Charging the future: The evolution of UK electric vehicle infrastructure

Electric car charging station

Electric Vehicles, or EVs, have only been commercially viable for around a decade. In that time, though, they have become the future of private transport – and rightfully so, as climate change worsens and public support grows stronger for sustainable change. How, though, are EVs fitting in to the UK’s infrastructure?

Expansion of Charging Networks

The long-term success of EVs as a new standard for private transport is only made possible by the confluent expansion of infrastructure to support their usage.

Simply put, this means publicly available charging points that enable travel across the country without risk of running dry on the road.

At present, the growth of such infrastructure is not matching the demand for it. For example, the 2023 motorway charger target is unlikely to be met. This is despite the total number of public chargers jumping 33% in one year and companies like Shell announcing they will install 50,000 chargers by 2025.

EV uptake is increasing, and a 2035 ceiling for full-scale roll-out (which we will touch on shortly) is not looking to be met. However, commitments have been made to quicken the pace of charge point roll-out, with government co-ordination central to the process.

Impacts on EV Adoption

While uptake of EVs is increasing, much of this increase can be ascribed to the exponential growth of EV options in automotive markets. In looking to buy used cars for sale near you, you are far more likely to find affordable EV options than you were in previous years.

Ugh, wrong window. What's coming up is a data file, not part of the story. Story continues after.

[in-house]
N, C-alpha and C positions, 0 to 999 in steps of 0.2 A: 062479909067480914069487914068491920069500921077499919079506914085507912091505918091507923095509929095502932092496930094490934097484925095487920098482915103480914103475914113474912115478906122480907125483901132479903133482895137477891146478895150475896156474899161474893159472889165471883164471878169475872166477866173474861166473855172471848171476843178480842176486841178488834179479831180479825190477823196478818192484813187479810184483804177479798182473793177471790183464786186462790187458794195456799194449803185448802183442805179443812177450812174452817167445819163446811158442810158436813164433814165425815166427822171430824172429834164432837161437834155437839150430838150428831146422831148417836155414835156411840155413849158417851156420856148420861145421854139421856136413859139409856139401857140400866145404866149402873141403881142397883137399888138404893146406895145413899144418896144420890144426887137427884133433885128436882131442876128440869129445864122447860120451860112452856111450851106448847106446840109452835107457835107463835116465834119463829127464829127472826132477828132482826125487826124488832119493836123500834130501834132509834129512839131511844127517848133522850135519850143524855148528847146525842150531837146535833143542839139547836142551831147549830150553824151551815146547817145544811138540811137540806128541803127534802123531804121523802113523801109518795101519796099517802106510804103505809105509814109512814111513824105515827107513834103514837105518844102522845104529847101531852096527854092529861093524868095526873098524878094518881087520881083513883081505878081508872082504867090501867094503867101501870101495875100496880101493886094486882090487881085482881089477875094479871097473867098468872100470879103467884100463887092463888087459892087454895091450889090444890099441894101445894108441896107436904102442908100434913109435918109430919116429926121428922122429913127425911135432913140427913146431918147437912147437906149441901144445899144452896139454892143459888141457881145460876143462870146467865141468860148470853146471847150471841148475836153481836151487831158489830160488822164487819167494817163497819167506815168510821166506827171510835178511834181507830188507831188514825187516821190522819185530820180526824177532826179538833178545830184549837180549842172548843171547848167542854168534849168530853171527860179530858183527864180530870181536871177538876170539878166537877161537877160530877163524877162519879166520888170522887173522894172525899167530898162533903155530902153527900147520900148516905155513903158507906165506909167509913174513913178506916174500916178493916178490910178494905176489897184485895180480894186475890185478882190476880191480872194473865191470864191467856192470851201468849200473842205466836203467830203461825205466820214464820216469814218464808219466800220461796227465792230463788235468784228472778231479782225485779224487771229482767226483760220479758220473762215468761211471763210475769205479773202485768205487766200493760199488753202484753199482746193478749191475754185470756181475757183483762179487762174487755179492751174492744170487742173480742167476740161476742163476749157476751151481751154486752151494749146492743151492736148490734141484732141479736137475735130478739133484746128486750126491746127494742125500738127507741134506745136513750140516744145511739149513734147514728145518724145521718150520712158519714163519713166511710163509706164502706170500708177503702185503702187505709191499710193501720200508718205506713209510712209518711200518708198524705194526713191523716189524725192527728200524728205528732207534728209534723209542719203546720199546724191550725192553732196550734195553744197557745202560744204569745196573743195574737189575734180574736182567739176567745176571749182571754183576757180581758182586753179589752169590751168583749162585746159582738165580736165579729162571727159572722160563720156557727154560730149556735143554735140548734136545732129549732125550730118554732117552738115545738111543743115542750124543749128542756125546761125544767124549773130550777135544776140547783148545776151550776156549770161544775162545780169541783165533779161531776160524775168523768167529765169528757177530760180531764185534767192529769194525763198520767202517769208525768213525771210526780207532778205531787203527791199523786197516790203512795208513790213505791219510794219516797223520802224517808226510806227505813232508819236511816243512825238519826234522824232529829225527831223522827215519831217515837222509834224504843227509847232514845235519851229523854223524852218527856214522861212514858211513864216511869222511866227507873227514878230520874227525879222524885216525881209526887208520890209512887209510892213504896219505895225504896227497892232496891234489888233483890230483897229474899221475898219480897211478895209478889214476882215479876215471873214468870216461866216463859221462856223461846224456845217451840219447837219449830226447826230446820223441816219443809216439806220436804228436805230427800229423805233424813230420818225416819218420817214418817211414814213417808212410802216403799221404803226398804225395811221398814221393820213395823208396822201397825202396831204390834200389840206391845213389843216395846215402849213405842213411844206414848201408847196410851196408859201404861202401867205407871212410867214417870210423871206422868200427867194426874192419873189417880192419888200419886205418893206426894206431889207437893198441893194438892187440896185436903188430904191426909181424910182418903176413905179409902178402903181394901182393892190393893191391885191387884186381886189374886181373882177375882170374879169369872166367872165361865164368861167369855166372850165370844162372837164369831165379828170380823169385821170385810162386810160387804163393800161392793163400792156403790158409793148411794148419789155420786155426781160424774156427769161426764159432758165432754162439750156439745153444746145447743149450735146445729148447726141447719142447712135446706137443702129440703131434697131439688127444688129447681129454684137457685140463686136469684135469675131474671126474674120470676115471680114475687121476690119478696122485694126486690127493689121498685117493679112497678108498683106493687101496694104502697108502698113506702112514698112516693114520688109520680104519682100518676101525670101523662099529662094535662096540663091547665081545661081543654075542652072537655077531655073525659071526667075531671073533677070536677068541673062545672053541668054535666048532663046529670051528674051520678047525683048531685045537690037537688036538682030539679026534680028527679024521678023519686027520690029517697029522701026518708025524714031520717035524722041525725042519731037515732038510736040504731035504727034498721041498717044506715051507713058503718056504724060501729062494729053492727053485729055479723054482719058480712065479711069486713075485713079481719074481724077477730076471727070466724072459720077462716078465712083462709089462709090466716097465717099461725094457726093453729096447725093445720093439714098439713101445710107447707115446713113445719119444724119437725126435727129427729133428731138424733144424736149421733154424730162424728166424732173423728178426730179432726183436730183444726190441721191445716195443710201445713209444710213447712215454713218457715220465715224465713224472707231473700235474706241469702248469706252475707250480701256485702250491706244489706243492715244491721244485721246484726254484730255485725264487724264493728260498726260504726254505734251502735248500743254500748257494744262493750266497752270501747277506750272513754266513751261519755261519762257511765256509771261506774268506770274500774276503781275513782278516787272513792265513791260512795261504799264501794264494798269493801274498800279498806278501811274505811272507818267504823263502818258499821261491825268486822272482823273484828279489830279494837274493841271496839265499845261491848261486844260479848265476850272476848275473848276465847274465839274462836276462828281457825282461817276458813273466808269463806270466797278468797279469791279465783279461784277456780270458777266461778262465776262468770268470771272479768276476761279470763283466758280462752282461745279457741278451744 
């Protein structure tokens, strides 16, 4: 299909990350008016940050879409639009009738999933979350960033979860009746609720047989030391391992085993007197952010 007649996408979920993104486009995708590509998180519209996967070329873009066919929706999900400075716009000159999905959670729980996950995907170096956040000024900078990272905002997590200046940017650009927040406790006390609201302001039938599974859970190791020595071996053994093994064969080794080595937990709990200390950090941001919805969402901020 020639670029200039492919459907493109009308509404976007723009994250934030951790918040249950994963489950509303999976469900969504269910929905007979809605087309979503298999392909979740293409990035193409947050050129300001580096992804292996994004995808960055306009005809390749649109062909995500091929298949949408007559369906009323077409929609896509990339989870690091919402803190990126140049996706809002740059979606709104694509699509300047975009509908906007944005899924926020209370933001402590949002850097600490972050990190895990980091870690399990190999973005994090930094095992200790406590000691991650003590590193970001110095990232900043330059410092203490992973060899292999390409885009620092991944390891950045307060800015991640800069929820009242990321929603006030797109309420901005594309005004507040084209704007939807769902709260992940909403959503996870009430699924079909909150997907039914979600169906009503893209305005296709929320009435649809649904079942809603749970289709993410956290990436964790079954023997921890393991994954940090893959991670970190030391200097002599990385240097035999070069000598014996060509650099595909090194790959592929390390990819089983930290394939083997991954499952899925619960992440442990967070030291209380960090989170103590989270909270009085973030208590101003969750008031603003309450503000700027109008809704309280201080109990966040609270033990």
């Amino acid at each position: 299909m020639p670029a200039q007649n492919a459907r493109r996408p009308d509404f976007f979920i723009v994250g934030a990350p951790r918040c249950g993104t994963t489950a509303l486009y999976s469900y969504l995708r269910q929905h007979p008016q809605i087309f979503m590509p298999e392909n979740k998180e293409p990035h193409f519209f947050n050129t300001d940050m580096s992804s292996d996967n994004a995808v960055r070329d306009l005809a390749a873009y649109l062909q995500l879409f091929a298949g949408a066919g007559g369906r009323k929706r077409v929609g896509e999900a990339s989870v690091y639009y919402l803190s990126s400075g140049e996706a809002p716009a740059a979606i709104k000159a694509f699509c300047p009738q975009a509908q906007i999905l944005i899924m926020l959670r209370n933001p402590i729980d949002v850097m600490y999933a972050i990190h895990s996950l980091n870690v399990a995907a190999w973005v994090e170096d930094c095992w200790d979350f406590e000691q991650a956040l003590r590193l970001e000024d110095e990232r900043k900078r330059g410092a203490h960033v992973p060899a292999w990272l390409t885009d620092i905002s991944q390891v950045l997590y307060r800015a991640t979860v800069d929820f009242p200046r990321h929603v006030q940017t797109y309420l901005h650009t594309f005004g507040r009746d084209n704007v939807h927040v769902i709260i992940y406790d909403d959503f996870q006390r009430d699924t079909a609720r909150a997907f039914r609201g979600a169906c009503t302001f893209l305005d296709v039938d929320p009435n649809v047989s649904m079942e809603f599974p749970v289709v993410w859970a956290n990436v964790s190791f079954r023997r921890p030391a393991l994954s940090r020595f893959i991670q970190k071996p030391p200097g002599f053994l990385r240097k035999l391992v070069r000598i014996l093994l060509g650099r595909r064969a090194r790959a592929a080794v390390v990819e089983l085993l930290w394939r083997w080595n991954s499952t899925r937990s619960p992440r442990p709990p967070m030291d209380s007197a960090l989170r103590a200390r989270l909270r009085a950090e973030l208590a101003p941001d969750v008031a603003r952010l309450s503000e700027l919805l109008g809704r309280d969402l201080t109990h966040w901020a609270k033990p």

However, the pace of EV iteration and development has also been somewhat exponential, with older electric cars not quite measuring up in power or range to new models.

With this in mind, there are those that intend to wait until the average cost of purchasing an EV decrease, which it will with the wider-scale rollout of EV design and manufacture.

There are also those that are unconvinced by government promises regarding EV infrastructure installation, who might intend to wait until the infrastructure is already in place before entrusting their travel to an electric model.

Government Regulation and Support

The government’s role in enabling EVs to become a new normal is nothing short of essential, but recent moves by Prime Minister Rishi Sunak have somewhat destabilised efforts by local councils and the automotive industry to meet pre-existing targets.

Previously, as part of the government’s semi-ambitious net-zero strategy, a 2030 ban on the sale of new petrol or diesel vehicles had been announced.

This legislation was designed to put pressure on manufacturers to adopt EV design as a new standard, which it had successfully achieved. However, the PM recently announced a delay to this legislation, increasing the date to 2035, and drawing the ire of manufacturers attempting to comply with sustainability frameworks.

“We’re going to ease the transition to electric vehicles. You’ll still be able to buy petrol and diesel cars and vans until 2035,” Sunak said in a speech.

Our opinion on this is simple – easing the transition to electric vehicles will see some charging networks stagger the installation of chargers due to projected lower EV adoption. The winners will be those that press ahead with installations.

The Future

What, then, does the future hold for EV adoption in the UK? EV and EV charging technology is still in its relative infancy, and fresh innovations are emerging all the time.

Fast-charging designs have improved and improved, and existing charging stations are already somewhat outmoded. As battery capacity and vehicle range improves, EVs will soon become cheaper, and roads will soon be adapted to better accommodate a more technologically-oriented private transport renaissance.

Jakk is the founder and chief editor of Top Charger. He drives a Volkswagen ID.3 Family Pro Performance, and despite having a lead right foot, he consistently gets over 200-miles of range.